PART I : The core OOP system.

The main part of this assignment consists of creating the core OOP system, which knows how to read in class definition files, define the new classes, and then allows the user to instantiate and play with simply objects.

Your program should provide several important top-level functions:

(load-classes "filename") ---> loads the class definitions contained in the file called "filename". As in the sample file given above, a single file could contain many class definitions. Your LOAD function should cause these definitions to be loaded and "compiled" (processed), resulting in the definition of the new classes in the environment. Load-classes should print out the names of each class as it's loaded, i.e., something like "loaded class: the-class-name". This is just so that we can see that it's doing its job and know what classes were loaded. Hint: Here is a simple load-file function that you can use as a starting point.

(new <class-type> <args>) --> The new function takes in the name of a previously defined class, along with whatever constructor args it requires, and creates a new instance of the class.

After you create new objects you should, of course, allow passing of messages to them. So the general plan would be:

> (define obj1 (new myClass arg1 arg2)) ;; Use the loaded classdef to create a new instance of myClass

> (obj1 'method_name <method args>) ;; Invoking the new instance of the object using a method and its args.

Here is a more concrete sample sequence I produced loading the two sample classes given earlier.

Self-testing BONUS: Here is a little "script" in Scheme that loads a given code file, then runs some tests. It's set up to load and test the two test class definition files CLASS1.TXT and inherit.txt that I gave you earlier. This little script is very very similar to what my testing program will do in testing your code. Just put all your files in the same directory and run it: it should load your program, load the test classes, and run some tests. Here is the output it produces. This is an EXCELLENT way to self-test your solution so that you know it's ready!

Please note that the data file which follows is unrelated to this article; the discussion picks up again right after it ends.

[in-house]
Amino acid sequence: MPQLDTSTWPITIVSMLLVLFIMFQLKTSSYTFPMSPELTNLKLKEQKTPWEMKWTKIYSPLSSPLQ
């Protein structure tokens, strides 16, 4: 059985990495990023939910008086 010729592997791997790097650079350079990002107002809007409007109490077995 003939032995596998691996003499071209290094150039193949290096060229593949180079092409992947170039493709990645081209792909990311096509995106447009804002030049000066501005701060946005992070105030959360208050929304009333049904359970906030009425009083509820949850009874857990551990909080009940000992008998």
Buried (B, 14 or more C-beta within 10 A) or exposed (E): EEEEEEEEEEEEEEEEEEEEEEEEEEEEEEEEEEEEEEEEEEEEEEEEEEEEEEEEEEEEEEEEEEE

Some details:

Intermediate deliverable for Part 1:

Turn in a 1-2 page sheet showing your basic object system loading and working on:

  1. my basic sample test file
  2. a basic test class you yourself have created

Your printout should show you loading the class file, creating a few objects, and passing them some messages to set and display object ivars. Submit this printout of your interaction window, plus a printout of your class definition file. A printout of your code is NOT required.

Turn this in as a hardcopy printout on the date specified (see top of page).

PART II : Inheritance

As we discussed in lecture, inheritance is one of the most thorny, complex issues that must be dealt with in implementing an OOP system --- although, at the same time, inheritance functionality is also a central feature of the OOP paradigm. If you examine the research literature in OOP, you will find that dozens of experimental languages have been designed to explore variations of different inheritance models --- with much heated argumentation of pros and cons of each. In brief, the decisions made in designing the inheritance model for a language affect nearly every aspect of the language ranging from security of information-hiding, complexity, reliability, performance, and difficulty of implementation.